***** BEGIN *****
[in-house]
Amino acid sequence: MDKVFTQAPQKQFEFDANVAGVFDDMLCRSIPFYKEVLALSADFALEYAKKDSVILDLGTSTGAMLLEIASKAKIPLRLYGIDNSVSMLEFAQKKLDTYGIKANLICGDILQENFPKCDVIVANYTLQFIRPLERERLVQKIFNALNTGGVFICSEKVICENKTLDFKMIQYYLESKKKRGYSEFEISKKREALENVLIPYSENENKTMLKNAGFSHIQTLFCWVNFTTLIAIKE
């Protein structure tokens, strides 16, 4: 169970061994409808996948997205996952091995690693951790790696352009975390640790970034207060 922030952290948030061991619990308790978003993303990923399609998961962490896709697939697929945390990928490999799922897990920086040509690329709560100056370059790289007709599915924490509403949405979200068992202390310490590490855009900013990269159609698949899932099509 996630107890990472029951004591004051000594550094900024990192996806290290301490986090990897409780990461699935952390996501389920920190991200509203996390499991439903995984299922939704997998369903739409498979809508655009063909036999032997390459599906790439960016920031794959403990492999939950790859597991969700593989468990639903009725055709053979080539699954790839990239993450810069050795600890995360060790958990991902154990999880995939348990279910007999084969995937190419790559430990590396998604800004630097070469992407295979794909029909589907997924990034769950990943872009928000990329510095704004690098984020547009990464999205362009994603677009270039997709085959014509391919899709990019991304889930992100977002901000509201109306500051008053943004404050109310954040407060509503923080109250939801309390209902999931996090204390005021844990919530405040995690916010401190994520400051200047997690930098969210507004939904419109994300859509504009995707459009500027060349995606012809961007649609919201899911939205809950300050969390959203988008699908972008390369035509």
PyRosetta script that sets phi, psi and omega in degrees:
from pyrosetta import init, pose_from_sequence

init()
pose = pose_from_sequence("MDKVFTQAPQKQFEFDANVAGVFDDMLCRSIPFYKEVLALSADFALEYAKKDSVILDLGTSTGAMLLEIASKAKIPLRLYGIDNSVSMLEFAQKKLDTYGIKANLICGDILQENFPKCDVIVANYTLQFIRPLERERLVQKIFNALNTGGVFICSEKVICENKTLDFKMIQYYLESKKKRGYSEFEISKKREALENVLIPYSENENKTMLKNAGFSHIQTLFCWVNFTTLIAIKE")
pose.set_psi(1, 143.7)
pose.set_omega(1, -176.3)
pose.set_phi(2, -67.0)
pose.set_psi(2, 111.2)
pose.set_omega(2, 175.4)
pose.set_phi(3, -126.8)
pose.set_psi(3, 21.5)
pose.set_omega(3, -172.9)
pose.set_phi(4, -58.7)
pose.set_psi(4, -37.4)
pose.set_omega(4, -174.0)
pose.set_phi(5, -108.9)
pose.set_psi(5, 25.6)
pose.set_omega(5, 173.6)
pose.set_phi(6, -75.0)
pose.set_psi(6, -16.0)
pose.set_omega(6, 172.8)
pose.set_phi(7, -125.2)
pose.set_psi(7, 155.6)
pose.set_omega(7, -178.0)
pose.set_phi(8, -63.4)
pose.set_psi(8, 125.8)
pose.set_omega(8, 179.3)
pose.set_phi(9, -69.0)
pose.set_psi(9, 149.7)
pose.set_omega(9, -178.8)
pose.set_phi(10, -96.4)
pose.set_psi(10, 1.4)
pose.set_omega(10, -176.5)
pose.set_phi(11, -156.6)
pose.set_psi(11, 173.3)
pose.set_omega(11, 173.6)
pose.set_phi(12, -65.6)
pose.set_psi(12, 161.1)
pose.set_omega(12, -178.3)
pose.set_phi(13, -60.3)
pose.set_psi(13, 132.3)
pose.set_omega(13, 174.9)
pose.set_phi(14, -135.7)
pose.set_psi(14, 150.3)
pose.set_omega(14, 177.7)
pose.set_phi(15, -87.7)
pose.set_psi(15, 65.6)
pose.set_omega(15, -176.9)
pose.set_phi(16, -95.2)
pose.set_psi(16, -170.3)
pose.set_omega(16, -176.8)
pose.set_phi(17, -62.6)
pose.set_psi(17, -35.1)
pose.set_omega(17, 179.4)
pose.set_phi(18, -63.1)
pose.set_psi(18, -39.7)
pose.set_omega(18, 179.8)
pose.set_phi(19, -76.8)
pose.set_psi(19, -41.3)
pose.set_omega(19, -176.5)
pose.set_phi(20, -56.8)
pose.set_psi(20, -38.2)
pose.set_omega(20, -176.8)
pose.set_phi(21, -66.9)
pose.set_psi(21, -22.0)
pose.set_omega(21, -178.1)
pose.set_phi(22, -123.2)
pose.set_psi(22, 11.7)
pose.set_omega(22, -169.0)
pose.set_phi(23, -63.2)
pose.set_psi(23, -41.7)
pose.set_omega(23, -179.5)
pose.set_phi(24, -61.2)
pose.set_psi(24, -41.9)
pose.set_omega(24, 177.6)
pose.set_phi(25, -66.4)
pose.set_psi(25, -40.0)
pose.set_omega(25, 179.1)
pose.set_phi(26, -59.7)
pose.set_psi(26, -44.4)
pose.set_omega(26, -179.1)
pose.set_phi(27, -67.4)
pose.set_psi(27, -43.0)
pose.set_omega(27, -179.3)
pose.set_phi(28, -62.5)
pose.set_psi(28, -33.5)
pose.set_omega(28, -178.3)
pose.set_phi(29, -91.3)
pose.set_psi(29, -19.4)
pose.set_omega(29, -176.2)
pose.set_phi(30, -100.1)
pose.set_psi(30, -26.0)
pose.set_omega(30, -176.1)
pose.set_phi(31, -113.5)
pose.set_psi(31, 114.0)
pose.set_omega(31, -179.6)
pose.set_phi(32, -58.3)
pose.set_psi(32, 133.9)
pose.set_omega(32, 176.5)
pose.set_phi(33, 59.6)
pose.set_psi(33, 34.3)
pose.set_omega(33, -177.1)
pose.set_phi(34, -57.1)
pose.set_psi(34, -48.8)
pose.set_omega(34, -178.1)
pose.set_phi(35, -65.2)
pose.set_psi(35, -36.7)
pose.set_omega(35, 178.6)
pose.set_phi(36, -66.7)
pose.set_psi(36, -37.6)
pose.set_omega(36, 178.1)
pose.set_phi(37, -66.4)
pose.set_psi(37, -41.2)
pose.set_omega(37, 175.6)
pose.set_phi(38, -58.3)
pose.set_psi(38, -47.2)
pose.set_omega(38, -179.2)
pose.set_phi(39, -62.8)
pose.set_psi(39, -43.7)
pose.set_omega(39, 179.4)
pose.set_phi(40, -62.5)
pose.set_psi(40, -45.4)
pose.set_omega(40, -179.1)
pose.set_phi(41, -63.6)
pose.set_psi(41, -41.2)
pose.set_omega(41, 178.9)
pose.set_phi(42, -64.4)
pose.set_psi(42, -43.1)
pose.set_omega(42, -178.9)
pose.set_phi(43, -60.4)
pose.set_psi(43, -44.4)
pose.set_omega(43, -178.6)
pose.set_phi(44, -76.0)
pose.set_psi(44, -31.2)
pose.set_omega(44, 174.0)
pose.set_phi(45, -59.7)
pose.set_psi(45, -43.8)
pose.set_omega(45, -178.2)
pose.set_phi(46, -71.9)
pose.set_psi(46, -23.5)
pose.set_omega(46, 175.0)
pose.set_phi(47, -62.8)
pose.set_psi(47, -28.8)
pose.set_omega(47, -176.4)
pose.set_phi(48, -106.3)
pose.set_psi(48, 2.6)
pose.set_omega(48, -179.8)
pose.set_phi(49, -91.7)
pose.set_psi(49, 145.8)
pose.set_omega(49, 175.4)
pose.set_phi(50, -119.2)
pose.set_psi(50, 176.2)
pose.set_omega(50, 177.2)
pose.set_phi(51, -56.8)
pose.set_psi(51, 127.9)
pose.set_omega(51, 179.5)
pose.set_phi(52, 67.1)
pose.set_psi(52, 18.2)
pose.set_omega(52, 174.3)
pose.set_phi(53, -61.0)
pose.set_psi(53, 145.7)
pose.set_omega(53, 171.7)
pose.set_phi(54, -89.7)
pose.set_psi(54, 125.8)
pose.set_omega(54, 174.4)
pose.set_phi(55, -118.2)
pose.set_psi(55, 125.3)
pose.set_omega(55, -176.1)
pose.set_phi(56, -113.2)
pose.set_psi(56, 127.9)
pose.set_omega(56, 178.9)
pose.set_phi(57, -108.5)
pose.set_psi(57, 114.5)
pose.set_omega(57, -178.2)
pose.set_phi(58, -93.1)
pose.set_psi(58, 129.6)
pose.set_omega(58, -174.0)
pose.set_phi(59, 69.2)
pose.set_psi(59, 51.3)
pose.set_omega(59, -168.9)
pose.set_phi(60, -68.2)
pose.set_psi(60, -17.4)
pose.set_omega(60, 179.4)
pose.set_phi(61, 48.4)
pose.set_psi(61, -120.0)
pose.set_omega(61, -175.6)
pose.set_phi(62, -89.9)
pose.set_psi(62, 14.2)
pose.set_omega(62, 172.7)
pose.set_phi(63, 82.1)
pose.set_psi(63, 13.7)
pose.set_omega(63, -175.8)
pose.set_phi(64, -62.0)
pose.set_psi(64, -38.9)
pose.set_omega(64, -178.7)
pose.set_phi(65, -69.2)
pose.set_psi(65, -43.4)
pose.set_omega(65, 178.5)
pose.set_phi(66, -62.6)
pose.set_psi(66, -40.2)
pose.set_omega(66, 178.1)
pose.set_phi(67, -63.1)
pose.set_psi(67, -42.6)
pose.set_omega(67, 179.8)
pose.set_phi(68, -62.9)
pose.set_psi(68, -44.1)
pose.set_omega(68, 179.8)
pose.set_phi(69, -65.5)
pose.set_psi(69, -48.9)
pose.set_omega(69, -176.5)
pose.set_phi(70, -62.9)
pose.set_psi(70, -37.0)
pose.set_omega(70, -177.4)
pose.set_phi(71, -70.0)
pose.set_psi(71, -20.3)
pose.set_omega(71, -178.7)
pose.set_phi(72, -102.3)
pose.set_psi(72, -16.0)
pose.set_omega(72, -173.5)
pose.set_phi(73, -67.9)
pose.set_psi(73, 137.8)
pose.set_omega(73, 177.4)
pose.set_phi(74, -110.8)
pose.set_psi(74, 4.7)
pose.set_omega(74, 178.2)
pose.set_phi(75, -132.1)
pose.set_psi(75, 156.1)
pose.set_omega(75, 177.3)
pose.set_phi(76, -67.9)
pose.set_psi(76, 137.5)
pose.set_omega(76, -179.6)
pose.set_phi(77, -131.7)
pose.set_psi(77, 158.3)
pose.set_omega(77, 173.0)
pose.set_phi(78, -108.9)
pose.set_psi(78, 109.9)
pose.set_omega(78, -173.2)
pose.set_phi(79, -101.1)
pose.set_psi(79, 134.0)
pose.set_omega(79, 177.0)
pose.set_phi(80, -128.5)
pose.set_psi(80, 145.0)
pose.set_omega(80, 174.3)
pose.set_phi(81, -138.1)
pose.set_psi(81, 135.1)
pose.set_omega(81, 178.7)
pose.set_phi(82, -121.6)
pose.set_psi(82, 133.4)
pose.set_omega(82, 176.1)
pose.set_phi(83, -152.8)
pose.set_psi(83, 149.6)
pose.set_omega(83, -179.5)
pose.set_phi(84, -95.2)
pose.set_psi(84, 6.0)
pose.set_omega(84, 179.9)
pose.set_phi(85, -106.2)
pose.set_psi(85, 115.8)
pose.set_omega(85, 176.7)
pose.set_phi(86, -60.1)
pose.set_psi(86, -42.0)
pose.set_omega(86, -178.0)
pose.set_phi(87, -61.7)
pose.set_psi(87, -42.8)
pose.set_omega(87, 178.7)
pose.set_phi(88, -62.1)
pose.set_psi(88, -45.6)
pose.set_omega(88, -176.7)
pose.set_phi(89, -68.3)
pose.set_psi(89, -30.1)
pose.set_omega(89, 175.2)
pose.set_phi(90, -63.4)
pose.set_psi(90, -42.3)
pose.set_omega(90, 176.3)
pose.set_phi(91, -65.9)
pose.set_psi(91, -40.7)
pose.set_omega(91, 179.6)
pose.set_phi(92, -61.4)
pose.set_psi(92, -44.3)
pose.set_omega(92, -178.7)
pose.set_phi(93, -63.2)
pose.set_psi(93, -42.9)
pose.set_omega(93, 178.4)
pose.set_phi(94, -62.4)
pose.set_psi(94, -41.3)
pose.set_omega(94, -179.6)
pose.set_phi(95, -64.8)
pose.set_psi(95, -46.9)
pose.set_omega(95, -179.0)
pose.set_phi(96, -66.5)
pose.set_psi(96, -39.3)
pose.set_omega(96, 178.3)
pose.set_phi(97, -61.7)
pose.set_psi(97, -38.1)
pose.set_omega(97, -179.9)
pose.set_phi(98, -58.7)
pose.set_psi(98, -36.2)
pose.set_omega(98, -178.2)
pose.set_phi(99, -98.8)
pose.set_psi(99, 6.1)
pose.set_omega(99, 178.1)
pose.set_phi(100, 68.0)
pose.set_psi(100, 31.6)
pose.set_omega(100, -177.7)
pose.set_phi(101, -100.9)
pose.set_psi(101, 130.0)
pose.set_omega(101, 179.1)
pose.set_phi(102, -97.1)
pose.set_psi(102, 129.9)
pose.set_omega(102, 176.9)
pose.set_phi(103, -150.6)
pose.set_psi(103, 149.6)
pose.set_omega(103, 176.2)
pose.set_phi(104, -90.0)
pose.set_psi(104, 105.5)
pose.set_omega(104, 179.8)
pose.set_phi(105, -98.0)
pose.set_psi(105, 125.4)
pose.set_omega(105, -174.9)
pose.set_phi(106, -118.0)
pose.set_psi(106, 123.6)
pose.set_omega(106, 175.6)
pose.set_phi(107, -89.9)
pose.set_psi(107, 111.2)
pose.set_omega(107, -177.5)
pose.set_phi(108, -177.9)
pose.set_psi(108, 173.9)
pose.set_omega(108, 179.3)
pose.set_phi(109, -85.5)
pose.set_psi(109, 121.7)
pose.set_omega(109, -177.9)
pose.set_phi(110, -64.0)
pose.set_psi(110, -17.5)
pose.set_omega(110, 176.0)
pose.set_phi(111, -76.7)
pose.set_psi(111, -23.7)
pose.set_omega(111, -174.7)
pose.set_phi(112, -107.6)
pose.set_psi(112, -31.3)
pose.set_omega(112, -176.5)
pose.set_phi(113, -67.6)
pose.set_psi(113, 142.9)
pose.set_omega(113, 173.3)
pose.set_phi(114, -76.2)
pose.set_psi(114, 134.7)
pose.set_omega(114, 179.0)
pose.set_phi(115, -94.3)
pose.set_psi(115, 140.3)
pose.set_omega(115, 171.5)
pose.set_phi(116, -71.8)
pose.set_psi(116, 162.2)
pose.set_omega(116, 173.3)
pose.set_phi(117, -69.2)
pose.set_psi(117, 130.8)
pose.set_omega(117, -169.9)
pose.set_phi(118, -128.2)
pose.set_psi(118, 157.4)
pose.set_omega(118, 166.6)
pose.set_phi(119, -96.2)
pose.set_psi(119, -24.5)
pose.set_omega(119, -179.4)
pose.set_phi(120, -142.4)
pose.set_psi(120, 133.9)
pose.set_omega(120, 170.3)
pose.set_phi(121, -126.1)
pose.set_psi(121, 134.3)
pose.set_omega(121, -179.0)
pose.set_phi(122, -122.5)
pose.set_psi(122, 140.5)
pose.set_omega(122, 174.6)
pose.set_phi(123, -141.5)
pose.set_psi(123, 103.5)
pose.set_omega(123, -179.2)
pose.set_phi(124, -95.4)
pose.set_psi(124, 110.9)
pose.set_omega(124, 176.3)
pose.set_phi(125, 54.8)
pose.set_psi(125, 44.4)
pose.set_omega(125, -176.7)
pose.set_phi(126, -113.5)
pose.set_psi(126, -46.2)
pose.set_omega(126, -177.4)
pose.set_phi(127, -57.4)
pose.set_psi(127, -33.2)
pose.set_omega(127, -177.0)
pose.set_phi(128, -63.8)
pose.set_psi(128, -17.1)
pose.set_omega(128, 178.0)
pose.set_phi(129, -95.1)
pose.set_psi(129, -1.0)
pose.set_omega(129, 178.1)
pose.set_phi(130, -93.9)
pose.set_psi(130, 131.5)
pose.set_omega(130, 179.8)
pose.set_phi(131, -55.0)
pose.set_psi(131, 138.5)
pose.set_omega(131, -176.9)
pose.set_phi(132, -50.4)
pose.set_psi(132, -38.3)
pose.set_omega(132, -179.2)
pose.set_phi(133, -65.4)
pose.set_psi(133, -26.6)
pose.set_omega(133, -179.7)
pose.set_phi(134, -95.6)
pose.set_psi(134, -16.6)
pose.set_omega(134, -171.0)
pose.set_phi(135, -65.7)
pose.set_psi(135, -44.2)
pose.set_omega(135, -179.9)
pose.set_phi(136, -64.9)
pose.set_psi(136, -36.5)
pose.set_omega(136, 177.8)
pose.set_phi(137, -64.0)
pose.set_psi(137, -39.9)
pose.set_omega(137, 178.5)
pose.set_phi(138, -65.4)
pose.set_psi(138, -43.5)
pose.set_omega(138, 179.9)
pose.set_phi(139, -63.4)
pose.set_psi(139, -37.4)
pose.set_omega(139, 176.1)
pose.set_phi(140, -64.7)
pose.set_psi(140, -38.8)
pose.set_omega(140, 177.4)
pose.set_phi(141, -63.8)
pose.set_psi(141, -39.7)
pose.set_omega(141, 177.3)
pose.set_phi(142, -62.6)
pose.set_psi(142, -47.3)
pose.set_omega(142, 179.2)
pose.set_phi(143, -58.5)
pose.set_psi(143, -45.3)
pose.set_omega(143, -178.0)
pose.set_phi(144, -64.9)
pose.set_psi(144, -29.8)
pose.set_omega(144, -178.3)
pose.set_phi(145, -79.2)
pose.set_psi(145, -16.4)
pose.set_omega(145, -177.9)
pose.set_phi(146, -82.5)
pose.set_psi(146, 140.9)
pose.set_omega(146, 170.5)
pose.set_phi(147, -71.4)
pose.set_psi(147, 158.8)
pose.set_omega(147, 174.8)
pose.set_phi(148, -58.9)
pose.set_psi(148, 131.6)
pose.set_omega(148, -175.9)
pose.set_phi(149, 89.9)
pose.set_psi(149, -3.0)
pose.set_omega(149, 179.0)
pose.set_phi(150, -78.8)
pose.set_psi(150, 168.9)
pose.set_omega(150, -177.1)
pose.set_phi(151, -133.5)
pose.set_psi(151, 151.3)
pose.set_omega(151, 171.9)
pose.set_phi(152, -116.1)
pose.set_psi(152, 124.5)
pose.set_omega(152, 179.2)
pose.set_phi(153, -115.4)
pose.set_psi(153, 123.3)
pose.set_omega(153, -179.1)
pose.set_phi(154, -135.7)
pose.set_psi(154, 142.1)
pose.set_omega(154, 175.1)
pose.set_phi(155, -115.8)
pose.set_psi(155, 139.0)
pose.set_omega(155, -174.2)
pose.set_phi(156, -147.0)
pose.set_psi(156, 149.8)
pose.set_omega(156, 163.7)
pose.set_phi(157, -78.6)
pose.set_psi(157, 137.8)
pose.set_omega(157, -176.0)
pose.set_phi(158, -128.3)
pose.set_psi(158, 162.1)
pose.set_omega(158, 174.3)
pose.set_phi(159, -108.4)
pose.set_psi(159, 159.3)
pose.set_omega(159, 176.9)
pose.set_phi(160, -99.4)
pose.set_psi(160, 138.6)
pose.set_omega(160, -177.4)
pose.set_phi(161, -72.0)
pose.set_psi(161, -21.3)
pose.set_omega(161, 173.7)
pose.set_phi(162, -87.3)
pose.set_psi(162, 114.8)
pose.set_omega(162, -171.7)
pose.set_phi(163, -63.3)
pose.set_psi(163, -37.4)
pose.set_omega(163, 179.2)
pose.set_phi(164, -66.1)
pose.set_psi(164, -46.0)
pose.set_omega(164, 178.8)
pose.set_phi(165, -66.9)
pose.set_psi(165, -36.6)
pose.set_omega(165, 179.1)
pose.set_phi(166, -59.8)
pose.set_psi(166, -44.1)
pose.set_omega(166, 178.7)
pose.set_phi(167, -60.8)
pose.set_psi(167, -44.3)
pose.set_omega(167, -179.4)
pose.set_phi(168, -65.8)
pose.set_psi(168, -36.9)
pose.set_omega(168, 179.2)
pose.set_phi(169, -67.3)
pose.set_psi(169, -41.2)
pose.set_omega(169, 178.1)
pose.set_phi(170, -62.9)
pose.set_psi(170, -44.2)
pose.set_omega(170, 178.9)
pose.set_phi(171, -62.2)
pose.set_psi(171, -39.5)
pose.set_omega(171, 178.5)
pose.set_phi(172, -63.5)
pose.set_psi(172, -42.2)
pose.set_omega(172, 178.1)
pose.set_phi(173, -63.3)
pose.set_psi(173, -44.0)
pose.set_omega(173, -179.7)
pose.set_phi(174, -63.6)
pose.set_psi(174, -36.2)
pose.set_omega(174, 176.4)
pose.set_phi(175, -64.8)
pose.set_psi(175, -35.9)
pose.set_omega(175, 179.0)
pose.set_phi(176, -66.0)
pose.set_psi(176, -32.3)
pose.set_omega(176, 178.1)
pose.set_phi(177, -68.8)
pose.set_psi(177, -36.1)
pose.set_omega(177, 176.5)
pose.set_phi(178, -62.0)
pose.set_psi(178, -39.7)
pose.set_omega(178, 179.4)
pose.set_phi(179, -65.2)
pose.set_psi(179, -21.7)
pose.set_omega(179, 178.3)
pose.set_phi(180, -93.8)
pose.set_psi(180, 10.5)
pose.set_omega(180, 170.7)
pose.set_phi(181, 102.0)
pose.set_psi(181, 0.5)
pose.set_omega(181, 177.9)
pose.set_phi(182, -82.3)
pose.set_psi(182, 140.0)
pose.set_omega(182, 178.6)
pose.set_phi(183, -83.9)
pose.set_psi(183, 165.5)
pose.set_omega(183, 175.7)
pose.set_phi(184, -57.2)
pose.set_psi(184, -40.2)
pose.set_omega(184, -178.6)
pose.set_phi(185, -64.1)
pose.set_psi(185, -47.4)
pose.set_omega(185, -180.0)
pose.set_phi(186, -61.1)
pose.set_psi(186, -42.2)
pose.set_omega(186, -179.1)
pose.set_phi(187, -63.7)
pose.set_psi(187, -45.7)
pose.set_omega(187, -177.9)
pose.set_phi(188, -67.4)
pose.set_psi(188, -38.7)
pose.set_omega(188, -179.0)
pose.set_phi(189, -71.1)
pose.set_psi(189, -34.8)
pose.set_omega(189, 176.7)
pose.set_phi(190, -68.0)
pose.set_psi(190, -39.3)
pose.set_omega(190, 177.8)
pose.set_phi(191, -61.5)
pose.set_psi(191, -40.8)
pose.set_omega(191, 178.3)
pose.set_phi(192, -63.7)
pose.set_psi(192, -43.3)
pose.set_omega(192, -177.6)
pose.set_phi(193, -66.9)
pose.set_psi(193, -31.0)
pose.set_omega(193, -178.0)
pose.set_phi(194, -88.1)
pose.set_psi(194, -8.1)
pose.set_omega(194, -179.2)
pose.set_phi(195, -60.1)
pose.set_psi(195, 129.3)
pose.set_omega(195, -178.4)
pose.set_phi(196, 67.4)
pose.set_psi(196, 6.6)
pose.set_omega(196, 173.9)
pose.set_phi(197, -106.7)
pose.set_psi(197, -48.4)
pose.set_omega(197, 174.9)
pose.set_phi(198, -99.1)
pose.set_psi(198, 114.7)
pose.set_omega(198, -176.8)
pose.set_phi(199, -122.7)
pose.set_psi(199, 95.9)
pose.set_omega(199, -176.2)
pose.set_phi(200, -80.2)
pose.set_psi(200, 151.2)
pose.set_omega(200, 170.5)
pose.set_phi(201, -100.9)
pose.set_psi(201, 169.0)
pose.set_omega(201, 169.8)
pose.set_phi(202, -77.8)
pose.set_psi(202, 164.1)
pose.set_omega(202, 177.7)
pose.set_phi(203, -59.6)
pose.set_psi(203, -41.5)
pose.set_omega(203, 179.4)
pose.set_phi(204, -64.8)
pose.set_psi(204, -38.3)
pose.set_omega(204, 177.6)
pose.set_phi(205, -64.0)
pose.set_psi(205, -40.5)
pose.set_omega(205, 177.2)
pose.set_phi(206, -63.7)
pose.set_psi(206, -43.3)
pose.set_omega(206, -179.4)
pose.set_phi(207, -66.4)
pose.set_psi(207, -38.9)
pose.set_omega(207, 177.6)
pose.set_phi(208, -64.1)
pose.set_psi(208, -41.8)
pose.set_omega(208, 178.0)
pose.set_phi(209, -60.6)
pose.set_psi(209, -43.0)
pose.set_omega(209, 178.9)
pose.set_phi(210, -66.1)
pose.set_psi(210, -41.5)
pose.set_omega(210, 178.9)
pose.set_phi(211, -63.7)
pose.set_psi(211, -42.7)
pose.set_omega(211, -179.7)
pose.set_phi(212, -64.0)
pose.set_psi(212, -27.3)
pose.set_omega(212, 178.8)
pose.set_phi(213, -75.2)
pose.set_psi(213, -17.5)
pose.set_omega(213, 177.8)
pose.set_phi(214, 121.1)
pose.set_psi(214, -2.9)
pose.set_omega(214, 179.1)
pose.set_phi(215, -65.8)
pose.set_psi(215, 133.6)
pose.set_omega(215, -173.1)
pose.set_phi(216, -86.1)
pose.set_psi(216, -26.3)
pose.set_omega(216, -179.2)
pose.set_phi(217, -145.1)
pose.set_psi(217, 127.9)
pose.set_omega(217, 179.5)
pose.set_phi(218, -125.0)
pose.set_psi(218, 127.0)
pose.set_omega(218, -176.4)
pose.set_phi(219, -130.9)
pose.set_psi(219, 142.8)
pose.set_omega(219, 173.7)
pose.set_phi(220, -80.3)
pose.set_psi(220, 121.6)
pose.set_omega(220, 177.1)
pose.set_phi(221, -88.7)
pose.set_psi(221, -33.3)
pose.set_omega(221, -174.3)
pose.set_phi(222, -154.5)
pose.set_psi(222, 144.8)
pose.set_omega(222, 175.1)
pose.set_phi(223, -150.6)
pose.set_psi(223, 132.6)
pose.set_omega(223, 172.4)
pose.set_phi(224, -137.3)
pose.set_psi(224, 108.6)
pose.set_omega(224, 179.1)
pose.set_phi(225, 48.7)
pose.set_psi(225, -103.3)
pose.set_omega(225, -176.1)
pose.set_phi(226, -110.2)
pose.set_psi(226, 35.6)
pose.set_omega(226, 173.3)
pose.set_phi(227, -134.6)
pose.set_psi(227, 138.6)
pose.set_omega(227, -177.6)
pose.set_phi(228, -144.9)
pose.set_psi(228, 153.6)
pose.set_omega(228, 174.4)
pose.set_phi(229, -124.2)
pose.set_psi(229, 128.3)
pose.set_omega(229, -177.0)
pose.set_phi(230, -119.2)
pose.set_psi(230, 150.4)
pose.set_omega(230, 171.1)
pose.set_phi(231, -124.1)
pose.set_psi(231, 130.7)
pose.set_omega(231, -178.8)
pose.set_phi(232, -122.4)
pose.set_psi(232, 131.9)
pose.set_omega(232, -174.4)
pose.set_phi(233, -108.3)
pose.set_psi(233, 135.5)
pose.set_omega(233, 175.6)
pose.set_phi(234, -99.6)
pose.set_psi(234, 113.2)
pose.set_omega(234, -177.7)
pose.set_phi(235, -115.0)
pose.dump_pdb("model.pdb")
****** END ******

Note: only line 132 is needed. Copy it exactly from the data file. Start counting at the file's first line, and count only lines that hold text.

pose.set_omega(42, -178.9)